Jennifer at Scraps and Snippets posted about Lifelong Learning at her blog, citing a 2006 article by Harvey Mackay packed with statistics to make an autodidact sprint to her bookcase and grab anything within reach:
- Only 14 percent of adults with a grade-school education read literature in 2002.
- 51 percent of the American population never reads a book more than 400 pages after they complete their formal education.
- 73 percent of all books in libraries are never checked out.
- The average American watches 32 hours of TV every week.
- The average American reads only eight hours (books, newspapers, magazines, Yellow Pages, etc.) every week.
- The average American annually spends 10 times more on what he puts on his head than what he puts into his head.
Consider the following:
- If you read just one book per month for 12 straight months, you will be in the top 25 percentile of all intellectuals in the world!
- If you read five books on one subject, you are one of the world’s foremost leading authorities on that subject!
- If you read just 15 minutes a day — every day, for one year — you can complete 20 books!
The idea of becoming an expert by focusing one’s reading on a single subject reminds me of a post I wrote about lifelong learning and Five Fat Files. In it, I referenced an online article on brain research that included a statement attributed to Albert Einstein:
Einstein said that if a person studies a subject for just 15 minutes a day in a year he will be an expert, and in five years he may be a national expert.
Literary agent Terry Whalin used those same statistics from the Mackay article to encourage writers to read regularly.
With these statistics, it is little wonder that parts of the publishing business are struggling (and even predicting the struggle will continue for some.)If you want to be involved in some aspect of publishing (books or magazine writing where your work appears in print), then you need to be committed to reading on a regular basis. It’s important to take in great information through reading. The experience will fill your mind and heart with something important which will influence your writing. Create a habit of reading.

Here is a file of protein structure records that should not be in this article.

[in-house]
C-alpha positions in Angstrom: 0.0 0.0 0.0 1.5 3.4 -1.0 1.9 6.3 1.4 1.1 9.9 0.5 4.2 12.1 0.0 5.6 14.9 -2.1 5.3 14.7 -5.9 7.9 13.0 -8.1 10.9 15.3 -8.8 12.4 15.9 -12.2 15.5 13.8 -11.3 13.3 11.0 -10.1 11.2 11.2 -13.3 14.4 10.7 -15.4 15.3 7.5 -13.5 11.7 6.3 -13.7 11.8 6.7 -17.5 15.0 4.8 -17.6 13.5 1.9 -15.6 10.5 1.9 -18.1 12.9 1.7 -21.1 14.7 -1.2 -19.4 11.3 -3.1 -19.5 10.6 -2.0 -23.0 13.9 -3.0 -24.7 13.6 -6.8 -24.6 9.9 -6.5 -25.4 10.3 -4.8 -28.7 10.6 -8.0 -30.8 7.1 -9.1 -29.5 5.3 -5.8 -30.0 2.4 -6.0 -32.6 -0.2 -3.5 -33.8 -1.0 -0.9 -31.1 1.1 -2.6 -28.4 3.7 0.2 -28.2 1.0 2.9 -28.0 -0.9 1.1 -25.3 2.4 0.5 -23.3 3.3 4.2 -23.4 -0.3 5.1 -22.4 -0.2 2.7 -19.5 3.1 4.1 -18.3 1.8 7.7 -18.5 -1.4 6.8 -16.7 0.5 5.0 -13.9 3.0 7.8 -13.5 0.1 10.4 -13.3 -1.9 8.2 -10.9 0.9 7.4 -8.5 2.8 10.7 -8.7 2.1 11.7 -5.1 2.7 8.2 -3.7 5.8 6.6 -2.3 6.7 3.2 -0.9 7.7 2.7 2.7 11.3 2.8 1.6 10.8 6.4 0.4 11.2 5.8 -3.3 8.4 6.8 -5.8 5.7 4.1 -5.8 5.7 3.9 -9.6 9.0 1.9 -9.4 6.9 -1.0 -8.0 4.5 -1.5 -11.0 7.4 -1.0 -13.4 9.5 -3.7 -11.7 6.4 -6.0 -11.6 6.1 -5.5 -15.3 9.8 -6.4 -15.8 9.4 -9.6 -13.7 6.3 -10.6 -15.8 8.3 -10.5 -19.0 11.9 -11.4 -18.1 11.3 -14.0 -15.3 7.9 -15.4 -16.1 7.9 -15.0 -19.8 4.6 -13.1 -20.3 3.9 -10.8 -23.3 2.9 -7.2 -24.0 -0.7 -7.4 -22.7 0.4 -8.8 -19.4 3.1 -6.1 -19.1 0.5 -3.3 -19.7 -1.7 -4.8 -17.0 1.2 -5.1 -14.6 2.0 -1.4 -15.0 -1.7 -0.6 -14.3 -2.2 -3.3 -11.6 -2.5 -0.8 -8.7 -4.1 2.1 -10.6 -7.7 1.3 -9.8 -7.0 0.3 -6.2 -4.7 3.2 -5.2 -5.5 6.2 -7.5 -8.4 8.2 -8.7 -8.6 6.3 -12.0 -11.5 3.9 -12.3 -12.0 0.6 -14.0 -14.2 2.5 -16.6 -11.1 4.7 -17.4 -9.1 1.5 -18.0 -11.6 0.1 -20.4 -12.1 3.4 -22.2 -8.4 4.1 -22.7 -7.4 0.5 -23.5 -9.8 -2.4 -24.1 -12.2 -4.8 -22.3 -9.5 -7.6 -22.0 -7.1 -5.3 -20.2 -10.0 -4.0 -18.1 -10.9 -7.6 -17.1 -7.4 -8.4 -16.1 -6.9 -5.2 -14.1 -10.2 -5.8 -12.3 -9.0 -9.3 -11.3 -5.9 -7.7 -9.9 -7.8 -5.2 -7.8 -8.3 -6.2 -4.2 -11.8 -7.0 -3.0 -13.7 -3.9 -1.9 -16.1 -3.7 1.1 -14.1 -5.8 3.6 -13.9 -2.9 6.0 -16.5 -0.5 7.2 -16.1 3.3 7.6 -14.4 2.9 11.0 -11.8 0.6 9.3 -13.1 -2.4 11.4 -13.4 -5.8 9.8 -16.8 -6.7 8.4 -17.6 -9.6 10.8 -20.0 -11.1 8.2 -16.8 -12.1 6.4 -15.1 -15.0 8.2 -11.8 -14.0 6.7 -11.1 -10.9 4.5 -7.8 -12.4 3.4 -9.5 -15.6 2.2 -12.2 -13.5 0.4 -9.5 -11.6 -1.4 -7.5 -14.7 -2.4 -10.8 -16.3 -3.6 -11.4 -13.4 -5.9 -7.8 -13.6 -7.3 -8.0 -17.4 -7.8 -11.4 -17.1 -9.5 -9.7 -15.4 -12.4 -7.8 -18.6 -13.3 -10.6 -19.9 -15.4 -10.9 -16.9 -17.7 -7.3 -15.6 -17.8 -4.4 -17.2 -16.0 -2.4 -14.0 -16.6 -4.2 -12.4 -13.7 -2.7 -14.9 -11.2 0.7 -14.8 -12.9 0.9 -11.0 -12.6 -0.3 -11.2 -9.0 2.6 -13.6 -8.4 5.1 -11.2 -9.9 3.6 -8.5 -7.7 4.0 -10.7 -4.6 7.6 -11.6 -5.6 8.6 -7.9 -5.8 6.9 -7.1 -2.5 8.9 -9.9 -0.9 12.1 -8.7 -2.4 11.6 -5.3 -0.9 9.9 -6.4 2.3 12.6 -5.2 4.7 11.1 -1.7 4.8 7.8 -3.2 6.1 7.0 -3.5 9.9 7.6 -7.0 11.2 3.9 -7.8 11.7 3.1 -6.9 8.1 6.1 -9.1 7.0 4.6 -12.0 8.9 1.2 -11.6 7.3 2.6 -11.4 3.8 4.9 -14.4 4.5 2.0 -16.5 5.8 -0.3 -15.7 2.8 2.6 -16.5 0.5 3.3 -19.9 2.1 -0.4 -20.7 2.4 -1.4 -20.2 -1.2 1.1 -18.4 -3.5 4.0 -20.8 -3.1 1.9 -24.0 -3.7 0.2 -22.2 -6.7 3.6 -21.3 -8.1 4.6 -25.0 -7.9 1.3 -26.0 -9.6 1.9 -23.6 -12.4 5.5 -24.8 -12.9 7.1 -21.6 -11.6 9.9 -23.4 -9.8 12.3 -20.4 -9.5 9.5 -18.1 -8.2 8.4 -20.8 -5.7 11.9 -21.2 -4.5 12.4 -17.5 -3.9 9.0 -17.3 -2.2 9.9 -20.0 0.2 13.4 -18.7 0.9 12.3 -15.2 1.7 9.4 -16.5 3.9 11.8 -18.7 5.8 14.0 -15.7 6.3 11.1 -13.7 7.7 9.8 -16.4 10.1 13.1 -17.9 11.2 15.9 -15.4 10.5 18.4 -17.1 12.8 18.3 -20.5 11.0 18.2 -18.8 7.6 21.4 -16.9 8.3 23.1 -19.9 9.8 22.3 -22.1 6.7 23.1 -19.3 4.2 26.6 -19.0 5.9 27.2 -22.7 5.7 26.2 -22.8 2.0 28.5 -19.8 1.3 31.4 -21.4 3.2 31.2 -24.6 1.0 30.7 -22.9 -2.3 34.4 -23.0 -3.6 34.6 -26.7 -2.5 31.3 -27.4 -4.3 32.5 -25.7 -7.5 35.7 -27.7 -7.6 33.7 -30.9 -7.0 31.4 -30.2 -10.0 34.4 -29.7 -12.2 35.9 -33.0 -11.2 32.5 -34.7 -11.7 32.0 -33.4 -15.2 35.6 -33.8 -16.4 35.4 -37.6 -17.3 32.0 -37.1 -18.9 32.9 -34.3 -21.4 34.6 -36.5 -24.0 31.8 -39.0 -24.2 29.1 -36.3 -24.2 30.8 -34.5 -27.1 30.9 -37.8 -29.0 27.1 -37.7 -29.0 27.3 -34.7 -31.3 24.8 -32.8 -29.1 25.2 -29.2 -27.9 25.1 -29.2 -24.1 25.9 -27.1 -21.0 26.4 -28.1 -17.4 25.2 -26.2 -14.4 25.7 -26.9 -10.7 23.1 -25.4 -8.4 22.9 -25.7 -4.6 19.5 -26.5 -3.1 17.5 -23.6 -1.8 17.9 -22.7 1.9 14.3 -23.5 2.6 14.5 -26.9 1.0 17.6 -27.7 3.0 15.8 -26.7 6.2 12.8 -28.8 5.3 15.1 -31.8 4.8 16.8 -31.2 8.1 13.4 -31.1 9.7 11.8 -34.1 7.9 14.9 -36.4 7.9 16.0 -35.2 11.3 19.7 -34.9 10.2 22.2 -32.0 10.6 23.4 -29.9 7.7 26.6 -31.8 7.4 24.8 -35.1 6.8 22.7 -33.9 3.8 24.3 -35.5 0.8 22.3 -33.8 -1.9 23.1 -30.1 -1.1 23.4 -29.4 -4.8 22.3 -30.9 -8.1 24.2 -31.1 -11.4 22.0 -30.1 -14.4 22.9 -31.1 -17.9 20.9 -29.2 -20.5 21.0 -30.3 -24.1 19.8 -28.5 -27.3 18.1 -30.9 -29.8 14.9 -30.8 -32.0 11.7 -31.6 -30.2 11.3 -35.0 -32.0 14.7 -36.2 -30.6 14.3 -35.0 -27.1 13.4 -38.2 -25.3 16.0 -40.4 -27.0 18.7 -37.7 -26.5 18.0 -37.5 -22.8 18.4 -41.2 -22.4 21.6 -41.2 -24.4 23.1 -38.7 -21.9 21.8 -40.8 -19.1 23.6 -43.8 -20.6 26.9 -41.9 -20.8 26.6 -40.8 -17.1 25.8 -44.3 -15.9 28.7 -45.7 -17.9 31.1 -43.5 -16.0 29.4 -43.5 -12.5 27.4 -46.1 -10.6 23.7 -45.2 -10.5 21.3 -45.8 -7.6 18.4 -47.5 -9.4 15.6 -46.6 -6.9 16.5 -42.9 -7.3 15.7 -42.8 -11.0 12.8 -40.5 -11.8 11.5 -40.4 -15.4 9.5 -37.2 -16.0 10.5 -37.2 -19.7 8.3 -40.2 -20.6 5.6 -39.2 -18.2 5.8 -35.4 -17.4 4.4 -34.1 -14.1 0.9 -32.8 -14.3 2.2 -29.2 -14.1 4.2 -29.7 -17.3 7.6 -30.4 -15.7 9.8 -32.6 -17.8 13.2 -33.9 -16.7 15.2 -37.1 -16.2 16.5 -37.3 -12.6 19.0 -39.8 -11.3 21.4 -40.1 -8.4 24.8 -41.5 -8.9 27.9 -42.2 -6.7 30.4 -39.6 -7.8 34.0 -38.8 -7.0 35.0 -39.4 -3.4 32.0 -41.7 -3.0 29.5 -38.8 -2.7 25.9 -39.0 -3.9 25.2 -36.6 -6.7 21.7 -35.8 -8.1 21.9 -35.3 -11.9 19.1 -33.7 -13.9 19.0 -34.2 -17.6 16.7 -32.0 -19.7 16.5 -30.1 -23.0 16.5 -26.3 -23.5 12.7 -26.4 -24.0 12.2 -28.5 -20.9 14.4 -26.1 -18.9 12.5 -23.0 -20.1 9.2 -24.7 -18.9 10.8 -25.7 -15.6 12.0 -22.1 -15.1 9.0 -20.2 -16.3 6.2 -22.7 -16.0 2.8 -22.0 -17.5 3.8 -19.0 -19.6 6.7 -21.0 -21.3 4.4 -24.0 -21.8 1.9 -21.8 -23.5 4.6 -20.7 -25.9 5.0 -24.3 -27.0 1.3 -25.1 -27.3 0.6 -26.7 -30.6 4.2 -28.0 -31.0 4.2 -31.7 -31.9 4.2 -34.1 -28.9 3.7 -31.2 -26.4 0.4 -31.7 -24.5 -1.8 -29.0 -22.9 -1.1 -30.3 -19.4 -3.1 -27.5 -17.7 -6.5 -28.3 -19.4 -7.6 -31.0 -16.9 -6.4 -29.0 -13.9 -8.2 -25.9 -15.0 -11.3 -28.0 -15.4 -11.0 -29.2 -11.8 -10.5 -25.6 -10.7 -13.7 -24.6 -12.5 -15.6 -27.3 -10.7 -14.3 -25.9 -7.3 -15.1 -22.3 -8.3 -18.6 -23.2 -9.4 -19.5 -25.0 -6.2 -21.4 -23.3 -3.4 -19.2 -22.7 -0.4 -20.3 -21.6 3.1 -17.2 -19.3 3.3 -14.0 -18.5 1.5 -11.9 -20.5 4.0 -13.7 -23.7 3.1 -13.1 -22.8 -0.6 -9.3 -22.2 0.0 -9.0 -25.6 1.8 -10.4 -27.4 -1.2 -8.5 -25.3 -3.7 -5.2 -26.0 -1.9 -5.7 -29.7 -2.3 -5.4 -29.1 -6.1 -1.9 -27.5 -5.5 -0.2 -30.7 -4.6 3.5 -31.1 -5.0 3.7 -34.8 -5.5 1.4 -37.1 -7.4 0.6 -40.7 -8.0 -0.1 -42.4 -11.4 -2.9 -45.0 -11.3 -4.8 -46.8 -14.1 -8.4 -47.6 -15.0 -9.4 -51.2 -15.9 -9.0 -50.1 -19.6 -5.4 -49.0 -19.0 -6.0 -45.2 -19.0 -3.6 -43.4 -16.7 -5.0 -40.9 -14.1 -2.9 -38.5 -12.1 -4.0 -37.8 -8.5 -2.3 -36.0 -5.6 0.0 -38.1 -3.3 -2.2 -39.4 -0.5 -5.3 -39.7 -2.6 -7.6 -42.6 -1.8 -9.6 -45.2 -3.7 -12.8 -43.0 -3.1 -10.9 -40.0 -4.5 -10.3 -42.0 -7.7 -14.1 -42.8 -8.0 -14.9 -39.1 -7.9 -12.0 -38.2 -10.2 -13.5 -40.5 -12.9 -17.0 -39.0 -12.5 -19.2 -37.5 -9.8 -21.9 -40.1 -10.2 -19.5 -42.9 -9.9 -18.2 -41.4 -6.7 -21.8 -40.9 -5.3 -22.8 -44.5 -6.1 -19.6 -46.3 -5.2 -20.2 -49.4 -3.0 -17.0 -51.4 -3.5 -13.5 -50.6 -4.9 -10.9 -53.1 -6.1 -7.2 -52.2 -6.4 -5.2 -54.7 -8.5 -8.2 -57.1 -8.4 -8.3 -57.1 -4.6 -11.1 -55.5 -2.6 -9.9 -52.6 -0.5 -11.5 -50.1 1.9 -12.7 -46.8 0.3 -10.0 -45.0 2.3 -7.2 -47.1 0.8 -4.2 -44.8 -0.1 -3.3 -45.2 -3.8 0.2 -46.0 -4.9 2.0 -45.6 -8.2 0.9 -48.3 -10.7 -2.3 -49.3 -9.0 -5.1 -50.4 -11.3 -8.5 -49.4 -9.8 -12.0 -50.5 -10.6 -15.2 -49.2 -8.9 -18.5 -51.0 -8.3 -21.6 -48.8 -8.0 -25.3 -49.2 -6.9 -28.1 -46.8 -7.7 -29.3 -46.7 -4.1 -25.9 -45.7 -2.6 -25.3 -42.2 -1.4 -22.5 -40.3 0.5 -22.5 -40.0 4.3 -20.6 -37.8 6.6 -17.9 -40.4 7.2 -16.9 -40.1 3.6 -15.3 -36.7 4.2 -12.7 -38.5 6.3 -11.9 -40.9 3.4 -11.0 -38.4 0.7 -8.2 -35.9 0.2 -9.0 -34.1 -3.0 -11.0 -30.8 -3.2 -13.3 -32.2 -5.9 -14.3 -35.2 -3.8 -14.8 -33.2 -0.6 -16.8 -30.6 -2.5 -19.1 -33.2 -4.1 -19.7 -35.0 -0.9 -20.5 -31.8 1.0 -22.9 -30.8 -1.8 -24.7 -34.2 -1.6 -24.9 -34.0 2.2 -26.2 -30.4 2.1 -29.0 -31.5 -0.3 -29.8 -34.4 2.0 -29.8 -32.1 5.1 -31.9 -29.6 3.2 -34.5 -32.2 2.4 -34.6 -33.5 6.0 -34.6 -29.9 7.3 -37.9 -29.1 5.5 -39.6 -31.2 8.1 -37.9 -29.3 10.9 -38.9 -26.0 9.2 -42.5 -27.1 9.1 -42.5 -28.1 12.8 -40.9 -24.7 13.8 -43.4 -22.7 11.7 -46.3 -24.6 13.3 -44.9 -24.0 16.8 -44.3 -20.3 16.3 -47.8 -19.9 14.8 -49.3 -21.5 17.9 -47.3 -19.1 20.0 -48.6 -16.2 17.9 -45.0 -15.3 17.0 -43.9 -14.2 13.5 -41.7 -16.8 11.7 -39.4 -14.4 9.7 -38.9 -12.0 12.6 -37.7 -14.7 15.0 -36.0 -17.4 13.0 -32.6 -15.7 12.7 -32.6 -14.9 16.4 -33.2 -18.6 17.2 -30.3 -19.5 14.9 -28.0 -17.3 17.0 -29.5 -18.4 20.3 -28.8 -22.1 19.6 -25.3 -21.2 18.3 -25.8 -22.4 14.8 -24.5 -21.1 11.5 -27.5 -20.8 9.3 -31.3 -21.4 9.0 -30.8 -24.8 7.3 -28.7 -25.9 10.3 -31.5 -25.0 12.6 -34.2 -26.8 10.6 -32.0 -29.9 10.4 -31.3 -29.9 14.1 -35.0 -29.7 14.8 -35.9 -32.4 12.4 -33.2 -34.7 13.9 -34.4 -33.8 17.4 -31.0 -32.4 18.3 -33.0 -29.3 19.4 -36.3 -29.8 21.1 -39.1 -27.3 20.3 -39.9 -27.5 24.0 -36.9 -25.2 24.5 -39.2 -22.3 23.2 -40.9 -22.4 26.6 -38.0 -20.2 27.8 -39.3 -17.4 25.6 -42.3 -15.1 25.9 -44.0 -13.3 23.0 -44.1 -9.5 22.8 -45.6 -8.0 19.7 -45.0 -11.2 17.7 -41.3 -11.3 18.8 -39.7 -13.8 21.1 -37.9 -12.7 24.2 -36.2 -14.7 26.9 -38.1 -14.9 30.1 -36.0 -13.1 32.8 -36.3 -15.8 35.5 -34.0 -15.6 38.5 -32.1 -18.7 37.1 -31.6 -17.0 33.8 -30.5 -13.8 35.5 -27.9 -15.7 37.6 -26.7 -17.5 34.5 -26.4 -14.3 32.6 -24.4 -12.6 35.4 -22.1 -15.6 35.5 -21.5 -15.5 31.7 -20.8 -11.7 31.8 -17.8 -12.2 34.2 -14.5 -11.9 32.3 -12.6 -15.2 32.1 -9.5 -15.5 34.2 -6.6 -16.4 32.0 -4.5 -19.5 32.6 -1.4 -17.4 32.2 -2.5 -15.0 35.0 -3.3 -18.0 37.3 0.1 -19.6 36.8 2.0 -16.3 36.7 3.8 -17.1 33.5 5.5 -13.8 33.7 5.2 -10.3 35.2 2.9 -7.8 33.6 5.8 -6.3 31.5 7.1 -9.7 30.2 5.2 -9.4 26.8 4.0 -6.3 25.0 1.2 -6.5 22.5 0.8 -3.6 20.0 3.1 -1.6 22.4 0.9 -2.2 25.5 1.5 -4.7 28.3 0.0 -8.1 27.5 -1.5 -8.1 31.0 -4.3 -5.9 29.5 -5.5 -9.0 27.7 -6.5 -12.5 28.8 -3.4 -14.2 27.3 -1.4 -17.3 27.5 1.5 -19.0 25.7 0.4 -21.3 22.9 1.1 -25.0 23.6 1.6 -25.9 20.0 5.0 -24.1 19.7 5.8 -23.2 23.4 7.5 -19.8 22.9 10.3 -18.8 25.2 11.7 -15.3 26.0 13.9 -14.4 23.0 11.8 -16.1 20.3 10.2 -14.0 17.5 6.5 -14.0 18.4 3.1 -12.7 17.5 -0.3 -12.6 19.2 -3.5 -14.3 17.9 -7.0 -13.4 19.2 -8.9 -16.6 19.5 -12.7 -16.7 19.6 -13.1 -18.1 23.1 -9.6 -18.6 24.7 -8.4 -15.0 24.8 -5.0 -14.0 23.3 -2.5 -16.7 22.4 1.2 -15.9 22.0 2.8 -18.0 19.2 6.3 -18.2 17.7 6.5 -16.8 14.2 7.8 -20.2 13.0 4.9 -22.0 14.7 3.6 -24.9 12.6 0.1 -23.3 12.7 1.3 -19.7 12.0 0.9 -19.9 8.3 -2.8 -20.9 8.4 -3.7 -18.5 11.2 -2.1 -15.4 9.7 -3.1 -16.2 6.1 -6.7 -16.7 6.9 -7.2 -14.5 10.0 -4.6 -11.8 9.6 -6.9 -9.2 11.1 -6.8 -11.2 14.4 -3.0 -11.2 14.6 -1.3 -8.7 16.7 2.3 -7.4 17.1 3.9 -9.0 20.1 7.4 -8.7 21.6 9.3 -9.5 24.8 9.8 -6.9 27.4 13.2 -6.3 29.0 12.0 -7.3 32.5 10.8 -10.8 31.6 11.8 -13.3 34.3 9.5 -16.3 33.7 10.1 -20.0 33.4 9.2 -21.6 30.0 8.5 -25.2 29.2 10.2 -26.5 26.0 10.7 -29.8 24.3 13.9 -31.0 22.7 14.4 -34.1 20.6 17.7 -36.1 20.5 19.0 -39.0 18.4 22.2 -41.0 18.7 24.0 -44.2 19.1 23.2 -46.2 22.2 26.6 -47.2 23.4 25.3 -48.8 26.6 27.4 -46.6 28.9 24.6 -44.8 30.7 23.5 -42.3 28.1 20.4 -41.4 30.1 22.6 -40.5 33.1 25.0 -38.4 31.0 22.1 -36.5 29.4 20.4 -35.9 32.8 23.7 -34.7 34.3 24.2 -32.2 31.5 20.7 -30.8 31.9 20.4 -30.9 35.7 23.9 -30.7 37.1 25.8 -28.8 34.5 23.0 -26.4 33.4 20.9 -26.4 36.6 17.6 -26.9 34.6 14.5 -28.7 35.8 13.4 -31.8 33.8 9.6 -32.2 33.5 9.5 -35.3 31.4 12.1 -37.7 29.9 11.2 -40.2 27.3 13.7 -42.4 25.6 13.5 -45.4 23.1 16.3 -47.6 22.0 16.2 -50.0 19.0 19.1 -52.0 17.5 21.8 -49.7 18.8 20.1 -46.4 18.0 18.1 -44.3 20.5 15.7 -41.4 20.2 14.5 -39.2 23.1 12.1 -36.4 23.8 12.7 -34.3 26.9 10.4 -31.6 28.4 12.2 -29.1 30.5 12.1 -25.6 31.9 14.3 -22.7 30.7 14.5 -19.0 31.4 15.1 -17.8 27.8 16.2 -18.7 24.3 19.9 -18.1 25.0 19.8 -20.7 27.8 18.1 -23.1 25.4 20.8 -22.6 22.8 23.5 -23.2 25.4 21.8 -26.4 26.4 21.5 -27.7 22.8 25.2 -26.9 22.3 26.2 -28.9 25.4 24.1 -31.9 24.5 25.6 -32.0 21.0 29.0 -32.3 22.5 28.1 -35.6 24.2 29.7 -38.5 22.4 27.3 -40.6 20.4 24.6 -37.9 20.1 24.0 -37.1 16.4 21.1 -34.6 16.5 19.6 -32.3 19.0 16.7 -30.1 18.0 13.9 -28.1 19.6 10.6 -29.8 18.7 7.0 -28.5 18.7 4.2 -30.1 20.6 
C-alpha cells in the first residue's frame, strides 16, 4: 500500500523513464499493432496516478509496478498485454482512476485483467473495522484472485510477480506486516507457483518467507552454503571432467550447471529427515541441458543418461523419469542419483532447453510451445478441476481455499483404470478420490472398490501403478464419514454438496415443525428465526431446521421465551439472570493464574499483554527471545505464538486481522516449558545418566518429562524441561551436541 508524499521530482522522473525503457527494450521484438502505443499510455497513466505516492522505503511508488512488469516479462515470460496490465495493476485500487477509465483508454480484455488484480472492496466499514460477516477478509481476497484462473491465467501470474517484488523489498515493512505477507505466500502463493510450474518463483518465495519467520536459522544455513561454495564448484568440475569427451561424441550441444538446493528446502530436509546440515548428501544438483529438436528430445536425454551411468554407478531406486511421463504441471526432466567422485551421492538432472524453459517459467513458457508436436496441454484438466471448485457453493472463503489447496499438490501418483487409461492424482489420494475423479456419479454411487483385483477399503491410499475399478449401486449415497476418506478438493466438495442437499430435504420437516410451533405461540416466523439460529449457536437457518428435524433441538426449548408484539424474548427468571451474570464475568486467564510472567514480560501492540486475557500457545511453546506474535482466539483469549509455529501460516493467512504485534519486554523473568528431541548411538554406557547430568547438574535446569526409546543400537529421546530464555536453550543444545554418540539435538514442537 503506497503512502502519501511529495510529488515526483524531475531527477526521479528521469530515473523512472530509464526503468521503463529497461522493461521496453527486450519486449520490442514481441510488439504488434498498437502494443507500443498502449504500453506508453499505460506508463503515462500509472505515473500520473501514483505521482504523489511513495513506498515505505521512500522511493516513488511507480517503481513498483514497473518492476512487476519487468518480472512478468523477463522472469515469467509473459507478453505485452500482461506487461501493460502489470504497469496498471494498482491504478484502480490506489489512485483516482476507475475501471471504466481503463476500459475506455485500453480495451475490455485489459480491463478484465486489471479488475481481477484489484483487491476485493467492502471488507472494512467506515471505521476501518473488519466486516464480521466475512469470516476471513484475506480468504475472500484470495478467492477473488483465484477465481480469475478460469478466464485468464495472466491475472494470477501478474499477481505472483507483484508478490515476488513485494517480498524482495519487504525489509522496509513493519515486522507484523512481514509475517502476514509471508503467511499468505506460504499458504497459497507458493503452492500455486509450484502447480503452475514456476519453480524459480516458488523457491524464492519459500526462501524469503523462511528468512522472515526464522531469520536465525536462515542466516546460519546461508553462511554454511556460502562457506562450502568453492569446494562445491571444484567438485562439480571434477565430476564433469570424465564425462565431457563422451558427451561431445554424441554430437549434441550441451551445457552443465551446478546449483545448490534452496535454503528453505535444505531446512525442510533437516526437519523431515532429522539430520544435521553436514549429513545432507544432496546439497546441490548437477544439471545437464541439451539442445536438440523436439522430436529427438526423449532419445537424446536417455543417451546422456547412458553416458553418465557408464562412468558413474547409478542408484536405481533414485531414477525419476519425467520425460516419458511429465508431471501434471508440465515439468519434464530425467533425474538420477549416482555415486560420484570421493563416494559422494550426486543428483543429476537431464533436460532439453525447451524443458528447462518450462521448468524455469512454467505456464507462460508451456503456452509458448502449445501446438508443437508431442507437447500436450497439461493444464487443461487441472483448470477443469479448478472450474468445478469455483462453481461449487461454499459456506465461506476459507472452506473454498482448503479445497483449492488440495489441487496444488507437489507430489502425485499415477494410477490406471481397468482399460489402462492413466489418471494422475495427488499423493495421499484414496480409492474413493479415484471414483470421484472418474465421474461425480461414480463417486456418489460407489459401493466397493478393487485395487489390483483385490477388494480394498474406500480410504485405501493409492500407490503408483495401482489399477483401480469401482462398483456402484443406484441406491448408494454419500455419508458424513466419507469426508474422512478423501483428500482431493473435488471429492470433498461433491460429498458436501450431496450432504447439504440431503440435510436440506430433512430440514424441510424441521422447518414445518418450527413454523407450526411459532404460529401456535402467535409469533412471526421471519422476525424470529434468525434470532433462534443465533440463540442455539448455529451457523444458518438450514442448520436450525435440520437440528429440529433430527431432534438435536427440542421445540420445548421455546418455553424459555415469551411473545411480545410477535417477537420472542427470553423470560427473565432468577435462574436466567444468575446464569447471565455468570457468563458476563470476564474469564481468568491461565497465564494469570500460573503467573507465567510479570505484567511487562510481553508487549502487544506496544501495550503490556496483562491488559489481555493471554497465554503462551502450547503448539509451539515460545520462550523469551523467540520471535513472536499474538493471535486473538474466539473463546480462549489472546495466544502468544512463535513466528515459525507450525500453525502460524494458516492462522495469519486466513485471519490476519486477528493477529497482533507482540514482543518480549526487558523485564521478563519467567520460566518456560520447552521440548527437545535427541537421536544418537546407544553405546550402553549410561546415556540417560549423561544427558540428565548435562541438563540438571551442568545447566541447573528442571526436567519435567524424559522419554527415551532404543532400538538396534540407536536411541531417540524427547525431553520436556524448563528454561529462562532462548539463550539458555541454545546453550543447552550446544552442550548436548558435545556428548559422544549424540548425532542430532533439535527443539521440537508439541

So. After pondering the statistics and recommendations, I’m feeling positively brilliant for having read a few books in the past couple of months.
Just last weekend I finished Francine Rivers’ Redeeming Love.
I also did a quick-read of So Sexy So Soon: The New Sexualized Childhood and What Parents Can Do to Protect Their Kids and almost finished a short book by N.T. Wright entitled Who Was Jesus?
According to Mackay, I’m on track to being “in the top 25 percentile of all intellectuals in the world!”
It’s easy if we follow Mackay’s claim that reading just 15 minutes a day—every day, for one year—we can complete 20 books.
Just fifteen minutes a day.
I’m going to grab that book by Wright and finish it up. But before I head off, I’d like to pose two simple questions and hope that our answers will demonstrate that the blogging world can throw off Mackay’s dismal statistics:
What have you read recently…and what do you plan to read?